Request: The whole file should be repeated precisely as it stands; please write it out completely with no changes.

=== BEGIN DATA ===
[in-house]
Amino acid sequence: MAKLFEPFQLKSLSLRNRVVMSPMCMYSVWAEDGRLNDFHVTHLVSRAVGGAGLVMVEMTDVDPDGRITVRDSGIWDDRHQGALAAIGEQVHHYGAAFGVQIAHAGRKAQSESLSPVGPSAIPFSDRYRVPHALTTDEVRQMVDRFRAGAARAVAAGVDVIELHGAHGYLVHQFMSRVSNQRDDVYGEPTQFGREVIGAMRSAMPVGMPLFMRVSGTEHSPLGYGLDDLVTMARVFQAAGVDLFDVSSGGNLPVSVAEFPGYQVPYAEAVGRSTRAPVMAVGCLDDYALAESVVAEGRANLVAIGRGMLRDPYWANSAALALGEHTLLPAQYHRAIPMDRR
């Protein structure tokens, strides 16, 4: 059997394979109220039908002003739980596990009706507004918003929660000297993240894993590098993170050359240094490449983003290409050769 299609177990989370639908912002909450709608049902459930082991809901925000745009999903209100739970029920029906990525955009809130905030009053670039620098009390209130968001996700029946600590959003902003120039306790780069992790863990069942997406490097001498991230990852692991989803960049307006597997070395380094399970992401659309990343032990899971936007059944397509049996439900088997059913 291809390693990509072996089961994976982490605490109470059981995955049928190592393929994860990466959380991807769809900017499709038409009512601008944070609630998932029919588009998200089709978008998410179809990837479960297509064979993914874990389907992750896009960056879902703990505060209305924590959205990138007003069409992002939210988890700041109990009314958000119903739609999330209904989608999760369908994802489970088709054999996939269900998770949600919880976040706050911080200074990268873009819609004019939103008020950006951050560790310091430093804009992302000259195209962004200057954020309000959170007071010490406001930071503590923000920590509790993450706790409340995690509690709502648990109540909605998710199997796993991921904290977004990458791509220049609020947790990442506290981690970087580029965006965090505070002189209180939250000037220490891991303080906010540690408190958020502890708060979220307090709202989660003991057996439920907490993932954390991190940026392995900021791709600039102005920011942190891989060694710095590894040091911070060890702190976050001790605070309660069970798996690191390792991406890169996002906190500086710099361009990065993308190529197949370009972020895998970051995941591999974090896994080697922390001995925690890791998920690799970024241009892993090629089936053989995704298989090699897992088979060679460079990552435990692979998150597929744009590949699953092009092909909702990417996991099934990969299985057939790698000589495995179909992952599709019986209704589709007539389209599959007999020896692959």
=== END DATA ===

[in-house]
Amino acid sequence: MAKLFEPFQLKSLSLRNRVVMSPMCMYSVWAEDGRLNDFHVTHLVSRAVGGAGLVMVEMTDVDPDGRITVRDSGIWDDRHQGALAAIGEQVHHYGAAFGVQIAHAGRKAQSESLSPVGPSAIPFSDRYRVPHALTTDEVRQMVDRFRAGAARAVAAGVDVIELHGAHGYLVHQFMSRVSNQRDDVYGEPTQFGREVIGAMRSAMPVGMPLFMRVSGTEHSPLGYGLDDLVTMARVFQAAGVDLFDVSSGGNLPVSVAEFPGYQVPYAEAVGRSTRAPVMAVGCLDDYALAESVVAEGRANLVAIGRGMLRDPYWANSAALALGEHTLLPAQYHRAIPMDRR
């Protein structure tokens, strides 16, 4: 059997394979109220039908002003739980596990009706507004918003929660000297993240894993590098993170050359240094490449983003290409050769 299609177990989370639908912002909450709608049902459930082991809901925000745009999903209100739970029920029906990525955009809130905030009053670039620098009390209130968001996700029946600590959003902003120039306790780069992790863990069942997406490097001498991230990852692991989803960049307006597997070395380094399970992401659309990343032990899971936007059944397509049996439900088997059913 291809390693990509072996089961994976982490605490109470059981995955049928190592393929994860990466959380991807769809900017499709038409009512601008944070609630998932029919588009998200089709978008998410179809990837479960297509064979993914874990389907992750896009960056879902703990505060209305924590959205990138007003069409992002939210988890700041109990009314958000119903739609999330209904989608999760369908994802489970088709054999996939269900998770949600919880976040706050911080200074990268873009819609004019939103008020950006951050560790310091430093804009992302000259195209962004200057954020309000959170007071010490406001930071503590923000920590509790993450706790409340995690509690709502648990109540909605998710199997796993991921904290977004990458791509220049609020947790990442506290981690970087580029965006965090505070002189209180939250000037220490891991303080906010540690408190958020502890708060979220307090709202989660003991057996439920907490993932954390991190940026392995900021791709600039102005920011942190891989060694710095590894040091911070060890702190976050001790605070309660069970798996690191390792991406890169996002906190500086710099361009990065993308190529197949370009972020895998970051995941591999974090896994080697922390001995925690890791998920690799970024241009892993090629089936053989995704298989090699897992088979060679460079990552435990692979998150597929744009590949699953092009092909909702990417996991099934990969299985057939790698000589495995179909992952599709019986209704589709007539389209599959007999020896692959």